Welcome to SailNet and to the greatest (in terms of time and money) sport on the planet.
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Old 05-21-2007
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Quote:
Originally Posted by tenuki
3 basic ways:

3) 'bunch and tie' - I wasn't aware of this method until I moved into my new slip and took a look at the guy next to me. The sail cover was off and it looked like he just sort of took some bungie cords and wrapped them randomly about his doused main, hooking them nilly willy to different stuff. It sort of looks like my wife's hair right after she wakes up. I would not recommend this method, nor leaving a main uncovered all winter for birds to poop on and weird green stuff to grow on. I'll have to ask my boat slip neighbor why he chooses this method over the two above.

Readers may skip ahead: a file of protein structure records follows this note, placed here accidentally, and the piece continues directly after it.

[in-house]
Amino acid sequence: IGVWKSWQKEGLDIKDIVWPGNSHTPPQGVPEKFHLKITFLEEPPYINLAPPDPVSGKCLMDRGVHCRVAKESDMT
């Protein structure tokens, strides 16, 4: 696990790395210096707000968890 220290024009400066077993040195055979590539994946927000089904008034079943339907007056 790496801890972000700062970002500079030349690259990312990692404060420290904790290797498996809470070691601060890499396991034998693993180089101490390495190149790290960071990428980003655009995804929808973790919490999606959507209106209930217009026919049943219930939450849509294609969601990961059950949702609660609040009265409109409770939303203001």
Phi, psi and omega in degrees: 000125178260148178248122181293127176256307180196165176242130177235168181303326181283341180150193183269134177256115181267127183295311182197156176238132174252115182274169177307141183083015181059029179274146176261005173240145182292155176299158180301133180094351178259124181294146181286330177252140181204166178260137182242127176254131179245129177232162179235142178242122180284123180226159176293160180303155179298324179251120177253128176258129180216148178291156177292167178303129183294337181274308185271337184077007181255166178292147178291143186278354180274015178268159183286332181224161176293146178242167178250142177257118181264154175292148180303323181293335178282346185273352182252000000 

This is the only method that I have found that works with my main. I have a full batten, loose footed main. I flake the sail best I can and then bunch and tie to control it so it is small enough to fit under my sail cover.
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Old 05-21-2007
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You might want to check out some books and sailing instructional videos. We found some at our local library.
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Old 05-21-2007
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Dave

I think I sent you my number, but if you don't have it anymore, send me a PM, then I can give you a call. We can set up some time for me to come up there and I can get you started.

Charlie
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Old 05-21-2007